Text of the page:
On the other side of the coin though, that snag: Cap read quickly. Quicker than S.H.I.E.L.D. could provide books with content that had been double-checked and green-lighted. The dozen works they'd delivered when Rogers had first asked hadn't kept him busy for more than half a week. And he kept asking for more.
They had to adapt. They let Cap make specific requests, using titles he'd picked from the bibliographies of the books he'd read. They shortened the authorization procedure, made do with checking each book's recensions and briefly leafing through it to determine the gist of it—although they had to give up on the latter too when Rogers started asking for books in French, in German, even a couple in Russian. For those, they chose to pretend they hadn't been able to find it on such short notice.
The entire thing took time, and money, and resources that could be better used elsewhere—and still there was an irreducible lag between the time of the request and the moment Cap could hold a book between his hands, get the information he wished for. In the end, they gave in: they sent an agent to introduce him to the internet, to explain Wikipedia to him, to show him how to find data banks and electronic resources, e-books and online journals in collections with both public and restricted access. It was an implicit compromise: Rogers was granted more apparent liberty, but it made the contents he viewed even easier to trace. It was also a test, to see how he fared with modern technology.
The answer was: very well.
Too well, actually—but Nick didn't realize that until it was too late.
In Fury's defense, the more glaring warning signs didn't reach him. They were too subtle for anyone who didn't actually know Steve Rogers, who didn't have his trust, to properly decipher.
A simple example: the moment Steve found out about the bombs dropped on Hiroshima and Nagasaki.
It was in the early days of his readings, the book maybe the second one he'd picked up, a general history of the Second World War. Three quarters of the way in, the agents monitoring the video feed to the cabin's main room reported Cap obviously pausing: the regular rhythm of the page turning every ten seconds or so, which made every single person reading about it secretly envious, stopped. On the screen Cap visibly tensed. His shoulders rose with a breath that caught, or was held in. Unfortunately, the angle of the camera did not allow for the agents to see his face, his expression. They had to focus on his hands instead: on how he flipped through the book, back a couple pages, forward a dozen more. How he paused again, breathed out. How he looked up, and reached for the pile on his right to grab another volume—a biography of Harry S. Truman, they were later able to determine—through which he started flipping at once, hastily, purposefully: looking for something. Obviously he found it: he paused again, breathed in again, tensed further. Then he snapped the book shut, stood up, and left the room—left the cabin altogether, going on an impromptu walk.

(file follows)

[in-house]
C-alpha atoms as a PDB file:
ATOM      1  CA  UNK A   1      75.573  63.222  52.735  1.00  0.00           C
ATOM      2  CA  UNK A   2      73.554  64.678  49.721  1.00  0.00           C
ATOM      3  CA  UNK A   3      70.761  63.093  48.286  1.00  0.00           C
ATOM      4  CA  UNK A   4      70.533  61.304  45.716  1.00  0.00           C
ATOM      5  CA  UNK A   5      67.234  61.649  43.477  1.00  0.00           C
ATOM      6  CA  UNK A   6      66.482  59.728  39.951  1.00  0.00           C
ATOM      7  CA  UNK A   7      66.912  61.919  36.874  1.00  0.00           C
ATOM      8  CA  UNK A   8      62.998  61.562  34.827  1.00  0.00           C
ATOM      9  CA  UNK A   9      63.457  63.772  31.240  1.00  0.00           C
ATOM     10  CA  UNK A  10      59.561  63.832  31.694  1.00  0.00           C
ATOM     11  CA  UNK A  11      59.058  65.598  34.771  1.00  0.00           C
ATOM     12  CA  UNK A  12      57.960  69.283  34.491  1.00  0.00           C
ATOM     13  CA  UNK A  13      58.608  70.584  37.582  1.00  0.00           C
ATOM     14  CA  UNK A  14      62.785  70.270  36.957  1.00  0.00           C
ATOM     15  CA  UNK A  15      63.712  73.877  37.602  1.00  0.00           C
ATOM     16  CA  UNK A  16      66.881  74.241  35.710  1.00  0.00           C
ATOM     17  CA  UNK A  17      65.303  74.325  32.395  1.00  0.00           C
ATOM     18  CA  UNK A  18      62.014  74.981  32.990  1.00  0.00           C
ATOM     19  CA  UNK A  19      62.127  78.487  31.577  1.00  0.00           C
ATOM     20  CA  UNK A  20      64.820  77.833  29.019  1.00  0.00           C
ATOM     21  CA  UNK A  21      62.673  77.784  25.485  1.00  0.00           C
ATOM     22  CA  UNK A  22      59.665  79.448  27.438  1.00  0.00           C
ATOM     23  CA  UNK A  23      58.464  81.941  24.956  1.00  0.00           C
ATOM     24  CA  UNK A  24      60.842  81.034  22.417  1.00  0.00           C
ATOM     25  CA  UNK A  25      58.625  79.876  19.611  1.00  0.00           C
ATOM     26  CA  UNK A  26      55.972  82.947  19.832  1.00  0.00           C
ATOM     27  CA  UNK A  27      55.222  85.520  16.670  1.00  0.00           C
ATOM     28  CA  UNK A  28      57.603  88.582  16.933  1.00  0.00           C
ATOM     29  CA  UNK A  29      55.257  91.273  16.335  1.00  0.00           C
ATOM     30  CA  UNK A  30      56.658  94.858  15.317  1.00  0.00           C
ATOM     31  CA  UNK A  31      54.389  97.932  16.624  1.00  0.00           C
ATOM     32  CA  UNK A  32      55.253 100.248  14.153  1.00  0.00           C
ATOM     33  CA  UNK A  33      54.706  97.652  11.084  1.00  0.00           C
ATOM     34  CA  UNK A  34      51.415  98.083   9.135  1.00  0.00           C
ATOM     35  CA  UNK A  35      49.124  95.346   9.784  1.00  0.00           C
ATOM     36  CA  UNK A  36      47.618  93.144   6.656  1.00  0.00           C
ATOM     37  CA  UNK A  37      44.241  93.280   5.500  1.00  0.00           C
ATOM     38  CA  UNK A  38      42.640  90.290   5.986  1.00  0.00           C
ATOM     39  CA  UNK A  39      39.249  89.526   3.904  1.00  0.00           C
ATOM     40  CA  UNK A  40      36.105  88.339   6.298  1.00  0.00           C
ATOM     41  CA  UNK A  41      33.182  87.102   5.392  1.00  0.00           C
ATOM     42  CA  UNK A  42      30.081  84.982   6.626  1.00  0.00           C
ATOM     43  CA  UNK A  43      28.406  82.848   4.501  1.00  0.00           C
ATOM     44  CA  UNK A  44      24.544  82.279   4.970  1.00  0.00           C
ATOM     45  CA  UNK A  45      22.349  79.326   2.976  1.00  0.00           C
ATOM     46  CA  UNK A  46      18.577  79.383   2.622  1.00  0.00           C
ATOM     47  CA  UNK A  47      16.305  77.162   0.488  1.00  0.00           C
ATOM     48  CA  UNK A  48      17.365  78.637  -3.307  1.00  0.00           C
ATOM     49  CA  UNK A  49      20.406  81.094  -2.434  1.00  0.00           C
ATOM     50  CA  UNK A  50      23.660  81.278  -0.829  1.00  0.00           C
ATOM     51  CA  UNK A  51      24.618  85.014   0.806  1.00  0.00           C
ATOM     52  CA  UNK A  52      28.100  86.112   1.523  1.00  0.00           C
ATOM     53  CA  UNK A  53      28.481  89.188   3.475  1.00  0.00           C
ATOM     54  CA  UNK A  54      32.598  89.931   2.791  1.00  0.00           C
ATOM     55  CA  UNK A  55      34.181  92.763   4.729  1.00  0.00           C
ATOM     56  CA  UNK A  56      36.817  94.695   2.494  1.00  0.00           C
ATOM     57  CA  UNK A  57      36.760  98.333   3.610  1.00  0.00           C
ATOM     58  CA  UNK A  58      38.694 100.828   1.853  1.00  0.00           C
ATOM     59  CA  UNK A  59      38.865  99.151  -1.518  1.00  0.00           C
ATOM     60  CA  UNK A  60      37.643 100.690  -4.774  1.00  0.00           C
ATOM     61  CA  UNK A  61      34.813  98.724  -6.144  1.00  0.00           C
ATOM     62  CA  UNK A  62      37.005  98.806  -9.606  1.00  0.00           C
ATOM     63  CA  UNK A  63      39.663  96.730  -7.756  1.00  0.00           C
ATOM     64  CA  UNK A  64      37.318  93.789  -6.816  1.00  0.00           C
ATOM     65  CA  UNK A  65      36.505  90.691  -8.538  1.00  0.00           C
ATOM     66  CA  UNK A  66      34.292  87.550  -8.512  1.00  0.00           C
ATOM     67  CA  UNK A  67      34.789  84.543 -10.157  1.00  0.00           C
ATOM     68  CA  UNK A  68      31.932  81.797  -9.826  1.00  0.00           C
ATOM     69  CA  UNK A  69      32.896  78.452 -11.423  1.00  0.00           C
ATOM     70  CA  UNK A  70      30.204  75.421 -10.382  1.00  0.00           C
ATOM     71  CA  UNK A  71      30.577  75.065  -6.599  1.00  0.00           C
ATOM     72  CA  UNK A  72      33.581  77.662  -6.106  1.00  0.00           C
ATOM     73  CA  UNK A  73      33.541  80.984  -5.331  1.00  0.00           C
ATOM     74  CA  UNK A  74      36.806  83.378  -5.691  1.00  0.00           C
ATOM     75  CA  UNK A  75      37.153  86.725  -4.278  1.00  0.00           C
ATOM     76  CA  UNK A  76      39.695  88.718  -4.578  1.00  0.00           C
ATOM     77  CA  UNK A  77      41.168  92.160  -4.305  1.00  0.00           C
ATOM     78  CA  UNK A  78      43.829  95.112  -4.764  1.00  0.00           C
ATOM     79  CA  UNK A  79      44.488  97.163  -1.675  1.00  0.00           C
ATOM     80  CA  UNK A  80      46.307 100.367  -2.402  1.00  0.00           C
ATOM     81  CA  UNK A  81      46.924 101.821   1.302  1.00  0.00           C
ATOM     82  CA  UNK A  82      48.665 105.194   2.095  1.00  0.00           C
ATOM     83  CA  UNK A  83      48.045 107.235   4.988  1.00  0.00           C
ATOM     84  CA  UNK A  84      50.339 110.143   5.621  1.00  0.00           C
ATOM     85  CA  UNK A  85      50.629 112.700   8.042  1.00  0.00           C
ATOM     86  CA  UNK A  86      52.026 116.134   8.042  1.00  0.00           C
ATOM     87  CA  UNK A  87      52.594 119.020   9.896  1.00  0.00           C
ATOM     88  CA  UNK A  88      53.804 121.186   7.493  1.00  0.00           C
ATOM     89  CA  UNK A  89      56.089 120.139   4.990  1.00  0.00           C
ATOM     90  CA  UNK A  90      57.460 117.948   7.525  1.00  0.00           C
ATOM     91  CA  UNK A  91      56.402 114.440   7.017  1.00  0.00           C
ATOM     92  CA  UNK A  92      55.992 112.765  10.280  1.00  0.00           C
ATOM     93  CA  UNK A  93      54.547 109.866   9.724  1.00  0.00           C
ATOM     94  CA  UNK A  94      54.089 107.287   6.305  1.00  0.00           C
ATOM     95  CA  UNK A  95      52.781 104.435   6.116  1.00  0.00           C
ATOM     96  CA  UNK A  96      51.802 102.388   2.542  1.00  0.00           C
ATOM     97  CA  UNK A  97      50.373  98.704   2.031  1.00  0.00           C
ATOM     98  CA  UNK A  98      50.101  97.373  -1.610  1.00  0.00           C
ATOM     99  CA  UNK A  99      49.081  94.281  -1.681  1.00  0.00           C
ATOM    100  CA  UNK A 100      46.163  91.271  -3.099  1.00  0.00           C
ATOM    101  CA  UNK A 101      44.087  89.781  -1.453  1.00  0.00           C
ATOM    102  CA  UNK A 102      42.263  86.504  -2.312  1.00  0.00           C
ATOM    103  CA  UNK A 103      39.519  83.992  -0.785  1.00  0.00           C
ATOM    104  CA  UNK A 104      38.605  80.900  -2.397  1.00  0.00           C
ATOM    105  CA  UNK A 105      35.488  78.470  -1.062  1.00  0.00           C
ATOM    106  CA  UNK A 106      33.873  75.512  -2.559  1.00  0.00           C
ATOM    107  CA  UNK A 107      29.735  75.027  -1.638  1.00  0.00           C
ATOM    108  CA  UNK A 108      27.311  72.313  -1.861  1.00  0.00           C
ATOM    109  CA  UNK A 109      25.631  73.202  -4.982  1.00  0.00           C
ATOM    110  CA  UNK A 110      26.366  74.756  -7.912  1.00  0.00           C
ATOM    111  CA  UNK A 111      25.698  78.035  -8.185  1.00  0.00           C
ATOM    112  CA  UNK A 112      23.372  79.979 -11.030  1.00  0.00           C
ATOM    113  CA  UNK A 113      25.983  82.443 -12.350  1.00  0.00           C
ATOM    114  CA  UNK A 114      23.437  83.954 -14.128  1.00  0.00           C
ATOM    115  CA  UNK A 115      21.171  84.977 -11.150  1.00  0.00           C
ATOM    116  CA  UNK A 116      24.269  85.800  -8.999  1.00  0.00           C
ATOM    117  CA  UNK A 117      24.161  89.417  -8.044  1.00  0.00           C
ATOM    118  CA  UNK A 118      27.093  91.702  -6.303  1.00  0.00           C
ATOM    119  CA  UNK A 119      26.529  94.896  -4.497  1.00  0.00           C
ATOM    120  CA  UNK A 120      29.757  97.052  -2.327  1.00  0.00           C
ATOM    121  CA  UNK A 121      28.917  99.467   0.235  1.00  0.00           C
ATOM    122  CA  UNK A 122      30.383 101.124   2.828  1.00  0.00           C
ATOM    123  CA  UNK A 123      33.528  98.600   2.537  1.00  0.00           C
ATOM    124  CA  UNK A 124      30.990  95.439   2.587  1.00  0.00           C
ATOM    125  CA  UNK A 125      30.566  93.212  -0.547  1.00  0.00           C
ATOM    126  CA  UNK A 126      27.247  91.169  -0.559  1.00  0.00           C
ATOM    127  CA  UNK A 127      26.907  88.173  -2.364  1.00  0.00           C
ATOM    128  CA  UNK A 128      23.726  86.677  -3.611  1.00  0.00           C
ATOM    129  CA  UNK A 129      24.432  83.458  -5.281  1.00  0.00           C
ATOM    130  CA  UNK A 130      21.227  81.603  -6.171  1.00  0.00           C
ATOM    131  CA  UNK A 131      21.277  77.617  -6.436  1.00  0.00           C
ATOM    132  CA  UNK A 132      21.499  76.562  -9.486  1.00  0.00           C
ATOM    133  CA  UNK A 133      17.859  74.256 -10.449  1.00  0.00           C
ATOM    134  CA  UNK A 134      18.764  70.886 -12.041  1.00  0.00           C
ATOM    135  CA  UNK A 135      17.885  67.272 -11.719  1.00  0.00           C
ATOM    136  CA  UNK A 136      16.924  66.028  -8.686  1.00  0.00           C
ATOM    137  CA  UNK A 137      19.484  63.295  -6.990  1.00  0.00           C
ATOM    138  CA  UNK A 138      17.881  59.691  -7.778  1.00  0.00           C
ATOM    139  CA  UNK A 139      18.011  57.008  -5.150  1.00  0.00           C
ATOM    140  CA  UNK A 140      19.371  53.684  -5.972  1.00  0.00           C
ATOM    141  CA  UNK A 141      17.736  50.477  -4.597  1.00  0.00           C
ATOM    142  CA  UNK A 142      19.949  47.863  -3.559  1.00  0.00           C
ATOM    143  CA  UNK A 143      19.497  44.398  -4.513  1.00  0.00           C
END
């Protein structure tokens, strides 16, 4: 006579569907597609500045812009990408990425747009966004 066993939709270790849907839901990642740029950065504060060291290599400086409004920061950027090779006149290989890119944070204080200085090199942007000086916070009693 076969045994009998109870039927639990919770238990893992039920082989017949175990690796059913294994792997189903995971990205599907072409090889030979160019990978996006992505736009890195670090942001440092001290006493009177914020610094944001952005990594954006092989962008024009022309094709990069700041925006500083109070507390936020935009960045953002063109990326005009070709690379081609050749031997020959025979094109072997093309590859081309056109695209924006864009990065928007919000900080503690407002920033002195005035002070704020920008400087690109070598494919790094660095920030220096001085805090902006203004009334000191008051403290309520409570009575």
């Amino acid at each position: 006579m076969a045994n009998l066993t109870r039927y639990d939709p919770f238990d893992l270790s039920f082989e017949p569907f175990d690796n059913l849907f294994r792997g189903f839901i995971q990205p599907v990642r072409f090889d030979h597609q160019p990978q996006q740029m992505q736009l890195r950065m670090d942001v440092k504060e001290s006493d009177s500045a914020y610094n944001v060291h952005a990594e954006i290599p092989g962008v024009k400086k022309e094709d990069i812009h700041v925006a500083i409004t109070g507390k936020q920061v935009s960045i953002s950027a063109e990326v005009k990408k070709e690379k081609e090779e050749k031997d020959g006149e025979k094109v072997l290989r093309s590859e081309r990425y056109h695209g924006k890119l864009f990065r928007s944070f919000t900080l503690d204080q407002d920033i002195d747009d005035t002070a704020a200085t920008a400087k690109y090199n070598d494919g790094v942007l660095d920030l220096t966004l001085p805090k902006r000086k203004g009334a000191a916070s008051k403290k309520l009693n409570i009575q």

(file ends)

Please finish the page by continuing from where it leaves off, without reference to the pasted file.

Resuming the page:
The monitoring agents hesitated, then sent someone to check on him: one of theirs, posing as a harmless woman in her fifties frequently walking her dog and always happy to stop for a quick chat whenever she bumped into the cabin's latest tenant. Mostly she was there to help evaluate how well Captain Rogers did while undercover, whether he was able to believably stick to the identity S.H.I.E.L.D. had presented him with. He was pretty good at it, it turned out, although the situation had extremely low stakes and most of Cap's talent seemed to reside in the scarcity of his words. They hadn't yet managed to determine whether that reserve was a deliberate choice on his part, the strategist choosing a taciturn, possibly shy persona to better observe without giving much away, or wether it stemmed from his true nature.